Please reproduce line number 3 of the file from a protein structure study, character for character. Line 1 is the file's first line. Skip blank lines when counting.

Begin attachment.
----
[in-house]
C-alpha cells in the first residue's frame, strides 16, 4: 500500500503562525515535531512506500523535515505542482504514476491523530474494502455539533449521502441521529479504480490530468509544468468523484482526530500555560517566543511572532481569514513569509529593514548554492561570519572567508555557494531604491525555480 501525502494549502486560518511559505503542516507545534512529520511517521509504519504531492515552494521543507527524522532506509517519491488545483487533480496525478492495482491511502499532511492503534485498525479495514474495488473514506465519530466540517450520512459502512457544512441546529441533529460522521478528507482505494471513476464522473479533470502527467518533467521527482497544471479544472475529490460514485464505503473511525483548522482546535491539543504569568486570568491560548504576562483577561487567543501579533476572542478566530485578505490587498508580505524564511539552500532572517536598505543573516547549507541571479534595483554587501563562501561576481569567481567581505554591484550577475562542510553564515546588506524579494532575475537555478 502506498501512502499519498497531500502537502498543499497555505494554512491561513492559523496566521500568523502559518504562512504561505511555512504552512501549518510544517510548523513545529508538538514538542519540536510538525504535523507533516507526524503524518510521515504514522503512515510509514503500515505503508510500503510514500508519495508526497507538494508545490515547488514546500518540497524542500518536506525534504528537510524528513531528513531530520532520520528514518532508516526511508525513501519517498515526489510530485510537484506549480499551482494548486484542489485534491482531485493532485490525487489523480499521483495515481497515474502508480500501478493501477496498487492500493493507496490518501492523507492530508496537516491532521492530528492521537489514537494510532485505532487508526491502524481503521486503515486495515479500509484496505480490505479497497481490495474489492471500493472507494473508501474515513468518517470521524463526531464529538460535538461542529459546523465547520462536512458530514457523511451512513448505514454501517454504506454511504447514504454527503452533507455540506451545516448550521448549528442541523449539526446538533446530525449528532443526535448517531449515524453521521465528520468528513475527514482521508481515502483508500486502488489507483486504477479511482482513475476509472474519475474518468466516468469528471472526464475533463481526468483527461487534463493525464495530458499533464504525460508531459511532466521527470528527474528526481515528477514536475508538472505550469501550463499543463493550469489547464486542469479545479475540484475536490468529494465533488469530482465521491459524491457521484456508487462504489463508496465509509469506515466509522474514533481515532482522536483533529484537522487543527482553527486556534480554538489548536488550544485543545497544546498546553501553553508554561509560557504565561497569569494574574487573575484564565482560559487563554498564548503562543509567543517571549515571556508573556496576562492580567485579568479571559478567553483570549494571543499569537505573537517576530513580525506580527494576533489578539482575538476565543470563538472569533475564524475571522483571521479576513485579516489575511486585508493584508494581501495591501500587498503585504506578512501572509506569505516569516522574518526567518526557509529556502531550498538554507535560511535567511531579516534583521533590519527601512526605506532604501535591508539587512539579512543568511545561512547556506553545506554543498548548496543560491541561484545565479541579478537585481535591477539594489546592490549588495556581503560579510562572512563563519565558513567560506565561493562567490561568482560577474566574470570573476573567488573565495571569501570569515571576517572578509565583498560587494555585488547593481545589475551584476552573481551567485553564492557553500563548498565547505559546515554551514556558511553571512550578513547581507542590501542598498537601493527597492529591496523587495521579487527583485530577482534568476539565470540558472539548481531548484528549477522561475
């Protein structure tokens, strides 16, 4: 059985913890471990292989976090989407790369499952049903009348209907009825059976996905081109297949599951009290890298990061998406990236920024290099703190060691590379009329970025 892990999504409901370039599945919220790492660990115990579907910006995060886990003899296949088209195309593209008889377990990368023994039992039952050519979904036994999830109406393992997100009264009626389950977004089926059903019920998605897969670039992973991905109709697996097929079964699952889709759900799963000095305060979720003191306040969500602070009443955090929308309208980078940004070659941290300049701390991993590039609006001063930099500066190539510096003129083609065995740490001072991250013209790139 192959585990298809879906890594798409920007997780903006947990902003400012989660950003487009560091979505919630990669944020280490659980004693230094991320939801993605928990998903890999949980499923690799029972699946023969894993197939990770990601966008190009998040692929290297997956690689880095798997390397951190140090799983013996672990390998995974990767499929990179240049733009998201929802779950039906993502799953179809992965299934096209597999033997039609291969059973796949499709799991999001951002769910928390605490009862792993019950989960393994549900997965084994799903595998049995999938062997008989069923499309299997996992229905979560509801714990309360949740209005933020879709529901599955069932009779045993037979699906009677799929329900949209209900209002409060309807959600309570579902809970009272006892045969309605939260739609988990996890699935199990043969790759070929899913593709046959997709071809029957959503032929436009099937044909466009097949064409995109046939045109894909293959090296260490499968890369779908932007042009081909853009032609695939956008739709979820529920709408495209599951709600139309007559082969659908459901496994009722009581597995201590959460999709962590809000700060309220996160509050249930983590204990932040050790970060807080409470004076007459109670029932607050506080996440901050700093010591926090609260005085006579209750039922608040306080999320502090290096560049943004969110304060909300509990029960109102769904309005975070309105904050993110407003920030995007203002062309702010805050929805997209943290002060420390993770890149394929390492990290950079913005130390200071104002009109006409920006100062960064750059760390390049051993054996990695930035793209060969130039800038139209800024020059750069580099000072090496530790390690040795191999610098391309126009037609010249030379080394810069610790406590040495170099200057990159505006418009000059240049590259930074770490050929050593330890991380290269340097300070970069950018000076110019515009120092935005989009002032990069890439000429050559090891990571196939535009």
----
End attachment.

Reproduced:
């Protein structure tokens, strides 16, 4: 059985913890471990292989976090989407790369499952049903009348209907009825059976996905081109297949599951009290890298990061998406990236920024290099703190060691590379009329970025 892990999504409901370039599945919220790492660990115990579907910006995060886990003899296949088209195309593209008889377990990368023994039992039952050519979904036994999830109406393992997100009264009626389950977004089926059903019920998605897969670039992973991905109709697996097929079964699952889709759900799963000095305060979720003191306040969500602070009443955090929308309208980078940004070659941290300049701390991993590039609006001063930099500066190539510096003129083609065995740490001072991250013209790139 192959585990298809879906890594798409920007997780903006947990902003400012989660950003487009560091979505919630990669944020280490659980004693230094991320939801993605928990998903890999949980499923690799029972699946023969894993197939990770990601966008190009998040692929290297997956690689880095798997390397951190140090799983013996672990390998995974990767499929990179240049733009998201929802779950039906993502799953179809992965299934096209597999033997039609291969059973796949499709799991999001951002769910928390605490009862792993019950989960393994549900997965084994799903595998049995999938062997008989069923499309299997996992229905979560509801714990309360949740209005933020879709529901599955069932009779045993037979699906009677799929329900949209209900209002409060309807959600309570579902809970009272006892045969309605939260739609988990996890699935199990043969790759070929899913593709046959997709071809029957959503032929436009099937044909466009097949064409995109046939045109894909293959090296260490499968890369779908932007042009081909853009032609695939956008739709979820529920709408495209599951709600139309007559082969659908459901496994009722009581597995201590959460999709962590809000700060309220996160509050249930983590204990932040050790970060807080409470004076007459109670029932607050506080996440901050700093010591926090609260005085006579209750039922608040306080999320502090290096560049943004969110304060909300509990029960109102769904309005975070309105904050993110407003920030995007203002062309702010805050929805997209943290002060420390993770890149394929390492990290950079913005130390200071104002009109006409920006100062960064750059760390390049051993054996990695930035793209060969130039800038139209800024020059750069580099000072090496530790390690040795191999610098391309126009037609010249030379080394810069610790406590040495170099200057990159505006418009000059240049590259930074770490050929050593330890991380290269340097300070970069950018000076110019515009120092935005989009002032990069890439000429050559090891990571196939535009």